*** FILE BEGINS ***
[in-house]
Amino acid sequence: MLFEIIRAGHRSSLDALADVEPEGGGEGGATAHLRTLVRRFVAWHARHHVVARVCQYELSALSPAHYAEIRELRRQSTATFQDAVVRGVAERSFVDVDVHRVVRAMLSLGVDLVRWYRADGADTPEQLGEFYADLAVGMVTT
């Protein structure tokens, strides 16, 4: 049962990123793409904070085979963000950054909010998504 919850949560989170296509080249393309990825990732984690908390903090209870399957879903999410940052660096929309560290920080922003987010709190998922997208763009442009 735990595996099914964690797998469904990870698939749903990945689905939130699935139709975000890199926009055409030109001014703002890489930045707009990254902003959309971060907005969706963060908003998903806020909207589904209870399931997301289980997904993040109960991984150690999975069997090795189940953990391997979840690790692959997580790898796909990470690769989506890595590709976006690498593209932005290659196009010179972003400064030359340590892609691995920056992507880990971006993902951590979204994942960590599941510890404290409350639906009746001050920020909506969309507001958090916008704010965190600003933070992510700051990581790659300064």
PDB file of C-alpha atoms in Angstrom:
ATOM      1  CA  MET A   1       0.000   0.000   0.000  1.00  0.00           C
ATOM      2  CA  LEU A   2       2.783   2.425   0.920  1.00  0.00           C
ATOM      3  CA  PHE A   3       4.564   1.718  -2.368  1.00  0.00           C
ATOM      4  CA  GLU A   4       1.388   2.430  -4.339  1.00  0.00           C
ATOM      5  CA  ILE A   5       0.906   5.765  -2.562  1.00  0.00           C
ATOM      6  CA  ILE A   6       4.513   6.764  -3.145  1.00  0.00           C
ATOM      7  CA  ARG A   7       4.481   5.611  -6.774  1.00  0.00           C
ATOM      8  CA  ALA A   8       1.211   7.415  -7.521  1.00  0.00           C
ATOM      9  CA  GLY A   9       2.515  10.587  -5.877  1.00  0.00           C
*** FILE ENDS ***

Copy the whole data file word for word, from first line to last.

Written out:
[in-house]
Amino acid sequence: MLFEIIRAGHRSSLDALADVEPEGGGEGGATAHLRTLVRRFVAWHARHHVVARVCQYELSALSPAHYAEIRELRRQSTATFQDAVVRGVAERSFVDVDVHRVVRAMLSLGVDLVRWYRADGADTPEQLGEFYADLAVGMVTT
């Protein structure tokens, strides 16, 4: 049962990123793409904070085979963000950054909010998504 919850949560989170296509080249393309990825990732984690908390903090209870399957879903999410940052660096929309560290920080922003987010709190998922997208763009442009 735990595996099914964690797998469904990870698939749903990945689905939130699935139709975000890199926009055409030109001014703002890489930045707009990254902003959309971060907005969706963060908003998903806020909207589904209870399931997301289980997904993040109960991984150690999975069997090795189940953990391997979840690790692959997580790898796909990470690769989506890595590709976006690498593209932005290659196009010179972003400064030359340590892609691995920056992507880990971006993902951590979204994942960590599941510890404290409350639906009746001050920020909506969309507001958090916008704010965190600003933070992510700051990581790659300064």
PDB file of C-alpha atoms in Angstrom:
ATOM      1  CA  MET A   1       0.000   0.000   0.000  1.00  0.00           C
ATOM      2  CA  LEU A   2       2.783   2.425   0.920  1.00  0.00           C
ATOM      3  CA  PHE A   3       4.564   1.718  -2.368  1.00  0.00           C
ATOM      4  CA  GLU A   4       1.388   2.430  -4.339  1.00  0.00           C
ATOM      5  CA  ILE A   5       0.906   5.765  -2.562  1.00  0.00           C
ATOM      6  CA  ILE A   6       4.513   6.764  -3.145  1.00  0.00           C
ATOM      7  CA  ARG A   7       4.481   5.611  -6.774  1.00  0.00           C
ATOM      8  CA  ALA A   8       1.211   7.415  -7.521  1.00  0.00           C
ATOM      9  CA  GLY A   9       2.515  10.587  -5.877  1.00  0.00           C